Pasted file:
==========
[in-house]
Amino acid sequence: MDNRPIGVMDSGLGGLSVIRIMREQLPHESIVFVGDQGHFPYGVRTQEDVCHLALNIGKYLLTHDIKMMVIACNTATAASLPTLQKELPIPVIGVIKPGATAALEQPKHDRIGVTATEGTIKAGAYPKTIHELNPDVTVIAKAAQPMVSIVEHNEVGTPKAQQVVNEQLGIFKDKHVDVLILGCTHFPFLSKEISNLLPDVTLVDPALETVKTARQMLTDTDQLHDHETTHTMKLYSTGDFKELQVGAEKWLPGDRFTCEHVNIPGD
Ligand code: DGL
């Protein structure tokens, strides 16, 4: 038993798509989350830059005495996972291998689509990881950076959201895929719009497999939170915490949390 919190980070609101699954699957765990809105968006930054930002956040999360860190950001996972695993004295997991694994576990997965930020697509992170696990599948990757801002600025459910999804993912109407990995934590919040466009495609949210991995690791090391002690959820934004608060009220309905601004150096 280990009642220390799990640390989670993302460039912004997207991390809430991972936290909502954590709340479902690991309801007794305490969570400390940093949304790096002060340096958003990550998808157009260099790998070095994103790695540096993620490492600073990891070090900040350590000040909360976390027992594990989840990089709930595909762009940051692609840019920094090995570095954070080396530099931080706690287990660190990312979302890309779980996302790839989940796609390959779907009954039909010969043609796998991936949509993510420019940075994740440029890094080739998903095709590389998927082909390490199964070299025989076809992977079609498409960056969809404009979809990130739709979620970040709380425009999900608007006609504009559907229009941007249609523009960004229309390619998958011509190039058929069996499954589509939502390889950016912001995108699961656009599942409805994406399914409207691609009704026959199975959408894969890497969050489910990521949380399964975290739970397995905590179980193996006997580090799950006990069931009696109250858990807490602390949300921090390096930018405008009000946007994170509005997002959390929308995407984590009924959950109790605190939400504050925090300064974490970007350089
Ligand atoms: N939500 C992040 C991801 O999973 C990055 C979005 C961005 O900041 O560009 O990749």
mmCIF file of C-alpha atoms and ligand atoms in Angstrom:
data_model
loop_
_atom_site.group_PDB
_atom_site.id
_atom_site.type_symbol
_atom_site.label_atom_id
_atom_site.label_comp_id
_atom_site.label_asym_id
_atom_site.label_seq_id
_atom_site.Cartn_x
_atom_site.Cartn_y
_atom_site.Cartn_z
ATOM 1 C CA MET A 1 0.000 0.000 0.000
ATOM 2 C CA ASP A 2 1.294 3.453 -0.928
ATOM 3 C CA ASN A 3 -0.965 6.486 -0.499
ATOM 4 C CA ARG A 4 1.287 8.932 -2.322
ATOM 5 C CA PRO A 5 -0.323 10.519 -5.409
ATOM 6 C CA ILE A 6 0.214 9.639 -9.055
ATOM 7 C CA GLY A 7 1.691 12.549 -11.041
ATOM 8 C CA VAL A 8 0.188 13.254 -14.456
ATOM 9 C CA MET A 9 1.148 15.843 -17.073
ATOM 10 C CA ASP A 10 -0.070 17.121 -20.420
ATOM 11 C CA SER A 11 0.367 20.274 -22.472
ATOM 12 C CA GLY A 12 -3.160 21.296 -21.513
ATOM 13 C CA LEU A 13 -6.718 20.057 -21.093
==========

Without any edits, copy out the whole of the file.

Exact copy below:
[in-house]
Amino acid sequence: MDNRPIGVMDSGLGGLSVIRIMREQLPHESIVFVGDQGHFPYGVRTQEDVCHLALNIGKYLLTHDIKMMVIACNTATAASLPTLQKELPIPVIGVIKPGATAALEQPKHDRIGVTATEGTIKAGAYPKTIHELNPDVTVIAKAAQPMVSIVEHNEVGTPKAQQVVNEQLGIFKDKHVDVLILGCTHFPFLSKEISNLLPDVTLVDPALETVKTARQMLTDTDQLHDHETTHTMKLYSTGDFKELQVGAEKWLPGDRFTCEHVNIPGD
Ligand code: DGL
């Protein structure tokens, strides 16, 4: 038993798509989350830059005495996972291998689509990881950076959201895929719009497999939170915490949390 919190980070609101699954699957765990809105968006930054930002956040999360860190950001996972695993004295997991694994576990997965930020697509992170696990599948990757801002600025459910999804993912109407990995934590919040466009495609949210991995690791090391002690959820934004608060009220309905601004150096 280990009642220390799990640390989670993302460039912004997207991390809430991972936290909502954590709340479902690991309801007794305490969570400390940093949304790096002060340096958003990550998808157009260099790998070095994103790695540096993620490492600073990891070090900040350590000040909360976390027992594990989840990089709930595909762009940051692609840019920094090995570095954070080396530099931080706690287990660190990312979302890309779980996302790839989940796609390959779907009954039909010969043609796998991936949509993510420019940075994740440029890094080739998903095709590389998927082909390490199964070299025989076809992977079609498409960056969809404009979809990130739709979620970040709380425009999900608007006609504009559907229009941007249609523009960004229309390619998958011509190039058929069996499954589509939502390889950016912001995108699961656009599942409805994406399914409207691609009704026959199975959408894969890497969050489910990521949380399964975290739970397995905590179980193996006997580090799950006990069931009696109250858990807490602390949300921090390096930018405008009000946007994170509005997002959390929308995407984590009924959950109790605190939400504050925090300064974490970007350089
Ligand atoms: N939500 C992040 C991801 O999973 C990055 C979005 C961005 O900041 O560009 O990749």
mmCIF file of C-alpha atoms and ligand atoms in Angstrom:
data_model
loop_
_atom_site.group_PDB
_atom_site.id
_atom_site.type_symbol
_atom_site.label_atom_id
_atom_site.label_comp_id
_atom_site.label_asym_id
_atom_site.label_seq_id
_atom_site.Cartn_x
_atom_site.Cartn_y
_atom_site.Cartn_z
ATOM 1 C CA MET A 1 0.000 0.000 0.000
ATOM 2 C CA ASP A 2 1.294 3.453 -0.928
ATOM 3 C CA ASN A 3 -0.965 6.486 -0.499
ATOM 4 C CA ARG A 4 1.287 8.932 -2.322
ATOM 5 C CA PRO A 5 -0.323 10.519 -5.409
ATOM 6 C CA ILE A 6 0.214 9.639 -9.055
ATOM 7 C CA GLY A 7 1.691 12.549 -11.041
ATOM 8 C CA VAL A 8 0.188 13.254 -14.456
ATOM 9 C CA MET A 9 1.148 15.843 -17.073
ATOM 10 C CA ASP A 10 -0.070 17.121 -20.420
ATOM 11 C CA SER A 11 0.367 20.274 -22.472
ATOM 12 C CA GLY A 12 -3.160 21.296 -21.513
ATOM 13 C CA LEU A 13 -6.718 20.057 -21.093